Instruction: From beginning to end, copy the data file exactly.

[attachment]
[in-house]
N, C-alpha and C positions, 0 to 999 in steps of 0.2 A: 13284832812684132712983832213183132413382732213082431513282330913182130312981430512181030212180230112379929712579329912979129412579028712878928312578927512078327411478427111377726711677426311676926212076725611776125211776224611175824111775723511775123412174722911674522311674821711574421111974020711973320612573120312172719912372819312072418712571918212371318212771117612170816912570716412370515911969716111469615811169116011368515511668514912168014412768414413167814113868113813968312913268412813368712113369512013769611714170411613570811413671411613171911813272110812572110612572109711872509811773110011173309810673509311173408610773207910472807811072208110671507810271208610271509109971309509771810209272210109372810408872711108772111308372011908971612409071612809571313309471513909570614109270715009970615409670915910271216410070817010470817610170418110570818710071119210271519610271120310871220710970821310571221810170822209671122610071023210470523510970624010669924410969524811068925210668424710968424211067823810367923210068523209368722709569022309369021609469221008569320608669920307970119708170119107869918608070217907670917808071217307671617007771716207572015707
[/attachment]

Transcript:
[in-house]
N, C-alpha and C positions, 0 to 999 in steps of 0.2 A: 13284832812684132712983832213183132413382732213082431513282330913182130312981430512181030212180230112379929712579329912979129412579028712878928312578927512078327411478427111377726711677426311676926212076725611776125211776224611175824111775723511775123412174722911674522311674821711574421111974020711973320612573120312172719912372819312072418712571918212371318212771117612170816912570716412370515911969716111469615811169116011368515511668514912168014412768414413167814113868113813968312913268412813368712113369512013769611714170411613570811413671411613171911813272110812572110612572109711872509811773110011173309810673509311173408610773207910472807811072208110671507810271208610271509109971309509771810209272210109372810408872711108772111308372011908971612409071612809571313309471513909570614109270715009970615409670915910271216410070817010470817610170418110570818710071119210271519610271120310871220710970821310571221810170822209671122610071023210470523510970624010669924410969524811068925210668424710968424211067823810367923210068523209368722709569022309369021609469221008569320608669920307970119708170119107869918608070217907670917808071217307671617007771716207572015707